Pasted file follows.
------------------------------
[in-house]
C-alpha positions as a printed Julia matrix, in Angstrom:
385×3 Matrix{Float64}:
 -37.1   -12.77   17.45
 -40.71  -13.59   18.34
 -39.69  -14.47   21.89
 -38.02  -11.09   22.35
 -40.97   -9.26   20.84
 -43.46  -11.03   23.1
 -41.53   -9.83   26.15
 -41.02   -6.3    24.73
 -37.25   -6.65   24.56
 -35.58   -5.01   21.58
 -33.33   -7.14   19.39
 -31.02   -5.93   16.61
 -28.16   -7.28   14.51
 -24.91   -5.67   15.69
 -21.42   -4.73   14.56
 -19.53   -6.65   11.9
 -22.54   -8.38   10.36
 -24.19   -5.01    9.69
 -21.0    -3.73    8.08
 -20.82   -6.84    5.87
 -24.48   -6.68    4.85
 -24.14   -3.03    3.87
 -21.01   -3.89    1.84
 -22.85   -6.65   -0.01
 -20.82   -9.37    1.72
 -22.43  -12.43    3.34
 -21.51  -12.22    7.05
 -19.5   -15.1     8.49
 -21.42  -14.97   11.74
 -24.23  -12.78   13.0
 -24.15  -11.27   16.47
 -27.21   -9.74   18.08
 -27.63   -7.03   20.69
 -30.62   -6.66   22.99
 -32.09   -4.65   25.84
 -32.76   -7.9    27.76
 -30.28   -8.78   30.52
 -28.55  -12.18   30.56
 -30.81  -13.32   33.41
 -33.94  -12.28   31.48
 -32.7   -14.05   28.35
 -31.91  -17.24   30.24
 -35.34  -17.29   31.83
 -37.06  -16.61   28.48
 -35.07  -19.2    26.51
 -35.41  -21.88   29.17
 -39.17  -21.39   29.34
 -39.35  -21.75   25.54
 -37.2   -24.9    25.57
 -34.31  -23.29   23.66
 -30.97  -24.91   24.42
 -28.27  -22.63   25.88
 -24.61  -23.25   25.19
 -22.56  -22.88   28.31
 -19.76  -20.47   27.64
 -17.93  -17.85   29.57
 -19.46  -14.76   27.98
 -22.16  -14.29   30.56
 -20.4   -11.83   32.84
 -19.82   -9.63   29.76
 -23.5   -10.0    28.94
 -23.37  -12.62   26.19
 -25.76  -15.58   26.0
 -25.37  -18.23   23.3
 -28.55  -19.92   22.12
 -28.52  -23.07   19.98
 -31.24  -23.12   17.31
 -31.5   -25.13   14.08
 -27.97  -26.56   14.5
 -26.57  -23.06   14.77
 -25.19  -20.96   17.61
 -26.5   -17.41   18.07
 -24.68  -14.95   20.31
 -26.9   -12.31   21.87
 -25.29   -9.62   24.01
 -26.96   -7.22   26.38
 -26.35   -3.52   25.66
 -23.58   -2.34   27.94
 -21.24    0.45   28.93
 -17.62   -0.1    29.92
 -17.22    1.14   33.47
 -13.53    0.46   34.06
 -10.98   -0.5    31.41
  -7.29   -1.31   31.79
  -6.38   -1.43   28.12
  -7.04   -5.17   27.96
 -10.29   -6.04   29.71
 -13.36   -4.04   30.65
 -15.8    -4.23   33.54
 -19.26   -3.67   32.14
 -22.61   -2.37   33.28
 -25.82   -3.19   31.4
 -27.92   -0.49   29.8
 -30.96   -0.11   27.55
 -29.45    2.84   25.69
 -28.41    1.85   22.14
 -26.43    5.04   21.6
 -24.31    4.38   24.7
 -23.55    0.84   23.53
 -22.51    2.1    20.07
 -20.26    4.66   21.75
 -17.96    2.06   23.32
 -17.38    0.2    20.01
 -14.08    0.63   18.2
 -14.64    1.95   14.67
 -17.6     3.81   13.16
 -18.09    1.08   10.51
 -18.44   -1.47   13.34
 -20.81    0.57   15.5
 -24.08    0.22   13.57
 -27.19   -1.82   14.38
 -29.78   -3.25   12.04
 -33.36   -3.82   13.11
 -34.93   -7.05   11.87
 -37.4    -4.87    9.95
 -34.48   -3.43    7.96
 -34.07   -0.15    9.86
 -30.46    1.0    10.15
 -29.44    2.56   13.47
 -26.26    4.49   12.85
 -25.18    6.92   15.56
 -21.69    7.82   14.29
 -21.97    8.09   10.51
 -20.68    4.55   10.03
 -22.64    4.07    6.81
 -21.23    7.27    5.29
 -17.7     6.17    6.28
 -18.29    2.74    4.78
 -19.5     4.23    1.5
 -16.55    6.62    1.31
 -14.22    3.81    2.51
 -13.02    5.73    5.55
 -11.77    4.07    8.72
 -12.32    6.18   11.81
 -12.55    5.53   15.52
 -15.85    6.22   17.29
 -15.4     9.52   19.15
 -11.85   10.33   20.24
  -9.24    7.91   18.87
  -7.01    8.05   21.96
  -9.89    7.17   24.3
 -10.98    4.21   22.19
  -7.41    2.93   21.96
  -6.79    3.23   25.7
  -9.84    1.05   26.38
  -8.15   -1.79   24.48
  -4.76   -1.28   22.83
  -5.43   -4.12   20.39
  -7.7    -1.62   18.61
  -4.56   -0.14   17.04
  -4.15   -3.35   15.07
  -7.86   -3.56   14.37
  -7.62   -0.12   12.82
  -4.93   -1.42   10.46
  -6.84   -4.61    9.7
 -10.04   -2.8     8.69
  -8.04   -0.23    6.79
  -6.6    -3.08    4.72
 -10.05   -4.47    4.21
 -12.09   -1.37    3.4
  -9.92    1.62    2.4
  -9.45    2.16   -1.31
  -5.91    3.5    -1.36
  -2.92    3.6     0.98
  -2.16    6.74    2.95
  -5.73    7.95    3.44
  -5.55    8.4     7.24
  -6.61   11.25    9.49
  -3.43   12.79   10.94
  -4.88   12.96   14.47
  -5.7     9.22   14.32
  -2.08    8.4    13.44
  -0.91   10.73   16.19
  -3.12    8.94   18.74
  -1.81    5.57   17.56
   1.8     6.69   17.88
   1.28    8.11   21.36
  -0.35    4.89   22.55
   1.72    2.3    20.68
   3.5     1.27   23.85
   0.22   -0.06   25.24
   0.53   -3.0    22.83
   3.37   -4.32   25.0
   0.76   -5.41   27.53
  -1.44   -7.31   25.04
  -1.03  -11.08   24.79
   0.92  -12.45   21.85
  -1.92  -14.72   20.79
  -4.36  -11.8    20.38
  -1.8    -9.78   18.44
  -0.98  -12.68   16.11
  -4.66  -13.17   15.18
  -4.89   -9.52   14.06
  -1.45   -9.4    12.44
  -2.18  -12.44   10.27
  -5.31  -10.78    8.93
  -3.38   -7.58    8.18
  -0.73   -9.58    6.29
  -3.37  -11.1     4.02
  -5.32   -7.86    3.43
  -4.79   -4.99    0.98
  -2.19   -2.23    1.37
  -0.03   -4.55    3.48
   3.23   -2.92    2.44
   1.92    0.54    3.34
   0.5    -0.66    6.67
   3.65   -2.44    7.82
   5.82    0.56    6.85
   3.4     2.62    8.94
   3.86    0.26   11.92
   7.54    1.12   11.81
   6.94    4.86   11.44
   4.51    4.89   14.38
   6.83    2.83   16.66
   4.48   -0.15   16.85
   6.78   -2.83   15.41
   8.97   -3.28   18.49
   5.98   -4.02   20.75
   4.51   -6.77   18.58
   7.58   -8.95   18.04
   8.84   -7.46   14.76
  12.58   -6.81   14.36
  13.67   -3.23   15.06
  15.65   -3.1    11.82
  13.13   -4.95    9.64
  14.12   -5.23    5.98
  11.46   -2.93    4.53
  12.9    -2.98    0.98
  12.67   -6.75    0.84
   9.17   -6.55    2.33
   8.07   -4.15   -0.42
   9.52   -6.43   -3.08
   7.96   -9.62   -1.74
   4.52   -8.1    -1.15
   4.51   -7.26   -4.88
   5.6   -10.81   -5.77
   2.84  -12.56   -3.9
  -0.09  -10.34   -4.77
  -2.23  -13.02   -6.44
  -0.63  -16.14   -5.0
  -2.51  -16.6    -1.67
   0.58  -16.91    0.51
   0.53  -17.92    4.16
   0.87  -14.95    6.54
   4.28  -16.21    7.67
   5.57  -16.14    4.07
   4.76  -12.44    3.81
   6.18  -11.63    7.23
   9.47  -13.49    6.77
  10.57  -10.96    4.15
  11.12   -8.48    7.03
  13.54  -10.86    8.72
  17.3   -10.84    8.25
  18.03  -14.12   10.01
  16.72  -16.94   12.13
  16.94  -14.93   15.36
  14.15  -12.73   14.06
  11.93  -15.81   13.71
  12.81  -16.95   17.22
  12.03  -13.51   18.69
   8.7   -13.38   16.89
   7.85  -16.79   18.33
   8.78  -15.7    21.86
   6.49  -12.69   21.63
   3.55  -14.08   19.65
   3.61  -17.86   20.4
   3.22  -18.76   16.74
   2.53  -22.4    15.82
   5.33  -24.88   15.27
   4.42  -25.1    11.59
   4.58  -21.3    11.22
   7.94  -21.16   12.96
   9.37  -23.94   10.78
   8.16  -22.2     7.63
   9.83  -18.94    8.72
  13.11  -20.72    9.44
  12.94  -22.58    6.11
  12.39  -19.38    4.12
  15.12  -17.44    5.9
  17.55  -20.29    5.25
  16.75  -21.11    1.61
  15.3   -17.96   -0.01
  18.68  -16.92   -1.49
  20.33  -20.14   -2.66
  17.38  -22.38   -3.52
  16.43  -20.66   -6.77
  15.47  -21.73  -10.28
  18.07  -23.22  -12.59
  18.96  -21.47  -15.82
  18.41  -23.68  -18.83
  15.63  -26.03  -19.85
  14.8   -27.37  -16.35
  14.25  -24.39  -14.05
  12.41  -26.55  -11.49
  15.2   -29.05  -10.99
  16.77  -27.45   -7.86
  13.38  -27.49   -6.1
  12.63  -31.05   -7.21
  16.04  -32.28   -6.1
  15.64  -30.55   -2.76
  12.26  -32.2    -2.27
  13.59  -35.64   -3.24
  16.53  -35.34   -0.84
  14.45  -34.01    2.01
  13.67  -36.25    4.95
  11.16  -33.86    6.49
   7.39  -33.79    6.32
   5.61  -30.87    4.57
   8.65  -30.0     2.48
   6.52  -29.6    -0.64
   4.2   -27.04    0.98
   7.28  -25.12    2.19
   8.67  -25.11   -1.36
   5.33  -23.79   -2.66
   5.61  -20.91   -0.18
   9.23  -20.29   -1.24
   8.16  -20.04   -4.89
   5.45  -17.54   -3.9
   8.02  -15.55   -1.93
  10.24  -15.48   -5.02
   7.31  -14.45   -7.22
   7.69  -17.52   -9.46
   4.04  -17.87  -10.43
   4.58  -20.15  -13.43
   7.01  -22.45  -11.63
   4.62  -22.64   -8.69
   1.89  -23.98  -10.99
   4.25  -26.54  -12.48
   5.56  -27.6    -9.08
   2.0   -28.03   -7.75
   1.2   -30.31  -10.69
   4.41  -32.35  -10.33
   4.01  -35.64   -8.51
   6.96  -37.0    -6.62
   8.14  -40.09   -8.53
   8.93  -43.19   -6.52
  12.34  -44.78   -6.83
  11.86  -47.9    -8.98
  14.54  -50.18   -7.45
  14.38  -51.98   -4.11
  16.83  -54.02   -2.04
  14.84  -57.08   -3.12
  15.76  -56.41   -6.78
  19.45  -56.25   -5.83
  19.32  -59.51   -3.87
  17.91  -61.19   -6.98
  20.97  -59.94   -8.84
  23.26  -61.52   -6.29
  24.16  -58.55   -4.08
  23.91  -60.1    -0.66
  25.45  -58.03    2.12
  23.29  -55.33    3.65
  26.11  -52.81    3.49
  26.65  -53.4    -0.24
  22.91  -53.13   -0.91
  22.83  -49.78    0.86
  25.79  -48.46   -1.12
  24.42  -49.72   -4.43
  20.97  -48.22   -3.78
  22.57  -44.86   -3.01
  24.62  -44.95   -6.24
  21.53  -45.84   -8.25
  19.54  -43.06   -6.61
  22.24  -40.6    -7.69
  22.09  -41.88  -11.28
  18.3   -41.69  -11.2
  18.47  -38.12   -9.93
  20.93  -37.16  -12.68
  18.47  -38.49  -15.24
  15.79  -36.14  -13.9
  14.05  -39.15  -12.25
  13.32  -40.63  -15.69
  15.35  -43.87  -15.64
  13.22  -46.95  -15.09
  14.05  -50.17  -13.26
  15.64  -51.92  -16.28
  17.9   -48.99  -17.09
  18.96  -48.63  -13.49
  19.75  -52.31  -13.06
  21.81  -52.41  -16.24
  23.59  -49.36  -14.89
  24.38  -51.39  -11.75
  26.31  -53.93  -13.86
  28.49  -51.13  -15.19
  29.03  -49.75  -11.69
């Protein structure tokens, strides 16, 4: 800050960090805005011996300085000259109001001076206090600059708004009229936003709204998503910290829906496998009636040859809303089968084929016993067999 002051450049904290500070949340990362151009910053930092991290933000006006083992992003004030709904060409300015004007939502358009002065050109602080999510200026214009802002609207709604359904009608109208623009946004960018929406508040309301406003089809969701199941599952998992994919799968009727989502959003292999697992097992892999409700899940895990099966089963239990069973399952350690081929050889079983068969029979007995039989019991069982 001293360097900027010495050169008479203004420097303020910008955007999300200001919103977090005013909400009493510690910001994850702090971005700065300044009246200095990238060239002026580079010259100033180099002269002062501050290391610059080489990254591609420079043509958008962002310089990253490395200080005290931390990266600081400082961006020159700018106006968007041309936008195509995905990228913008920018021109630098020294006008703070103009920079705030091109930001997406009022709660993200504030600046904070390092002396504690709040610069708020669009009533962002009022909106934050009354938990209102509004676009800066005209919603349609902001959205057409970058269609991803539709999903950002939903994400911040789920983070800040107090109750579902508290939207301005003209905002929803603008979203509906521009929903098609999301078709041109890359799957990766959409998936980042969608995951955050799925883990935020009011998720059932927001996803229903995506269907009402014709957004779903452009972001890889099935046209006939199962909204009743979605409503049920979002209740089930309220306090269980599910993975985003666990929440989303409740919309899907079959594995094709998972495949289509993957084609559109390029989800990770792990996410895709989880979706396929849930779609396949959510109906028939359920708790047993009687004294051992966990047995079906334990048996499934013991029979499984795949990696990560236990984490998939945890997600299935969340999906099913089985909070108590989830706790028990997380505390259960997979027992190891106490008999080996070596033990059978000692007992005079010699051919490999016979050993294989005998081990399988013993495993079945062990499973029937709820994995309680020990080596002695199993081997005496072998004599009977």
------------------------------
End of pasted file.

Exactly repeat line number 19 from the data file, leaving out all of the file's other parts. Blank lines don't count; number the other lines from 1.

 -19.53   -6.65   11.9